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HomeNewsControversy Soars: Africa's 'Flying Presidents' Under Fire

Controversy Soars: Africa’s ‘Flying Presidents’ Under Fire

Controversy Soars: Africa’s ‘Flying Presidents’ Under Fire

After assuming the presidency, both William Ruto of Kenya and Bola Tinubu of Nigeria have encountered comparable criticism for their frequent travels overseas.

The pair have frequently been depicted in unfavorable terms, with their purported inclination for air travel frequently juxtaposed with challenging economic circumstances in their home country.

A Kenyan newspaper, the Standard, nicknamed Mr. Ruto the “Flying President”. It said “so great is his love for flying that it appears that he cannot pass up any opportunity” despite pressing domestic demands, such as dealing with the high cost of living.

Last month, as Mr. Tinubu made yet another trip to Europe, Nigeria’s opposition leader Atiku Abubakar said on social media that Nigeria does not need a “tourist-in-chief”. He criticized the president’s private visit “while Nigeria is drowning in the ocean of insecurity”.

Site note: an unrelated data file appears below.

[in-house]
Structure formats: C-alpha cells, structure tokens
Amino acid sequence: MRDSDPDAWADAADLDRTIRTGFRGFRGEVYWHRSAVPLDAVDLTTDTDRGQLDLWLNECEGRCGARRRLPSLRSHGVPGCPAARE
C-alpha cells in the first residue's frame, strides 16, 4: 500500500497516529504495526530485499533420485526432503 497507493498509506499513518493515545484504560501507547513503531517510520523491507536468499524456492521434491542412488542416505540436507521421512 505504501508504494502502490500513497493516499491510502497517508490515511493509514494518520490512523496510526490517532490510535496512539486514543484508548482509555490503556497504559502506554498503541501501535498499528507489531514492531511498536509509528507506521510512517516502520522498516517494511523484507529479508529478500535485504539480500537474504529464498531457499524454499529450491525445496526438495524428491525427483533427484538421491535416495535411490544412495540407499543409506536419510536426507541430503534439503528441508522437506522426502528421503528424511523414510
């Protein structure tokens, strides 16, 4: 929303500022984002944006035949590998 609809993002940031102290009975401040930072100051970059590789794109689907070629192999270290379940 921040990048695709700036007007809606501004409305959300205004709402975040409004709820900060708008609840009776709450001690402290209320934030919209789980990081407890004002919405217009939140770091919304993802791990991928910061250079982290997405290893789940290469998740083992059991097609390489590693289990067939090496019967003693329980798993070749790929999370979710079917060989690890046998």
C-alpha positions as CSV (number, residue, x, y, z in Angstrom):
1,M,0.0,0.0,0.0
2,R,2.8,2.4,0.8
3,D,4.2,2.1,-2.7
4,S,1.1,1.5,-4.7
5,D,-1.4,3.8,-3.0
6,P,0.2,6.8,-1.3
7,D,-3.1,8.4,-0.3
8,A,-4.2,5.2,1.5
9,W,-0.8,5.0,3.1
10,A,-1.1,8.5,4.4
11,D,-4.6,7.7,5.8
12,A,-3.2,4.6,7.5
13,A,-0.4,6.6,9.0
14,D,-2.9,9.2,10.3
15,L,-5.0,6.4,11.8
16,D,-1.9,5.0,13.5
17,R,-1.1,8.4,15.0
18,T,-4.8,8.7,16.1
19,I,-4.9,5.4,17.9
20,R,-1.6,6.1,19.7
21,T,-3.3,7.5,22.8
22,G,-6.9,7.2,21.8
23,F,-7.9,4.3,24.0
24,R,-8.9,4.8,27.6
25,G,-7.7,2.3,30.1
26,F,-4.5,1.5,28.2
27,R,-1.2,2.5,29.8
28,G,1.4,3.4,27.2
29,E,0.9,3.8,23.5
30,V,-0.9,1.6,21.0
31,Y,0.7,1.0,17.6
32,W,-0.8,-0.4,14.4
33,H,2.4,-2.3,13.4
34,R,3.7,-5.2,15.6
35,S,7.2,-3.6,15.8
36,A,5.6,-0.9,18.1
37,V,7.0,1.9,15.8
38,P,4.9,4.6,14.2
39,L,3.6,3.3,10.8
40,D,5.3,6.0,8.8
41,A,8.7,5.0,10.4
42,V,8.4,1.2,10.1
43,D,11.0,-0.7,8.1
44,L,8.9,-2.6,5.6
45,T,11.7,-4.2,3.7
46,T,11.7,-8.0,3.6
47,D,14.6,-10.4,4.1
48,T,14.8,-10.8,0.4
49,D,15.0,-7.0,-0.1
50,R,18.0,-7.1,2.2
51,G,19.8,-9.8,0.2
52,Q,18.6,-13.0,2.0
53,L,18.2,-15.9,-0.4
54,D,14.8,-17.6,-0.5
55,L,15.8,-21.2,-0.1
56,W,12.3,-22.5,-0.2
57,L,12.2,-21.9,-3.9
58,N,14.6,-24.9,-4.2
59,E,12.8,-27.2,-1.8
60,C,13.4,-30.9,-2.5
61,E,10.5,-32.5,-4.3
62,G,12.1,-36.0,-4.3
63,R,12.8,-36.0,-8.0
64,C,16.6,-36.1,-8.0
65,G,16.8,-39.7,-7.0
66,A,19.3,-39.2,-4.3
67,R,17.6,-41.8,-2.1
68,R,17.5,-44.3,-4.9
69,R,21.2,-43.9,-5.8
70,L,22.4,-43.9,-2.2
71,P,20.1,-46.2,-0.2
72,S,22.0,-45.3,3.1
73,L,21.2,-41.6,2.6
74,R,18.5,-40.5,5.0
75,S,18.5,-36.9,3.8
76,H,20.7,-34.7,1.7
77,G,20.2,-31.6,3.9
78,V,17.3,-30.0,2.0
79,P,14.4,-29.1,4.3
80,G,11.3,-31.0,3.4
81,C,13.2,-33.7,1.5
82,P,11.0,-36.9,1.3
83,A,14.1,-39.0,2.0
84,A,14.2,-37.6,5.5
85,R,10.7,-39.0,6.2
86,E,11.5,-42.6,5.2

In certain aspects, one might view this as a simplistic critique that could be easily raised by any critic. Presidents must participate in meetings with other heads of state and foster international relationships. This holds significance not just for diplomatic purposes but also for economic considerations, as it provides opportunities to negotiate profitable investment agreements.

However, it has been noted that during his six-year tenure, the former Tanzanian President John Magufuli did not undertake any international trips beyond the African continent.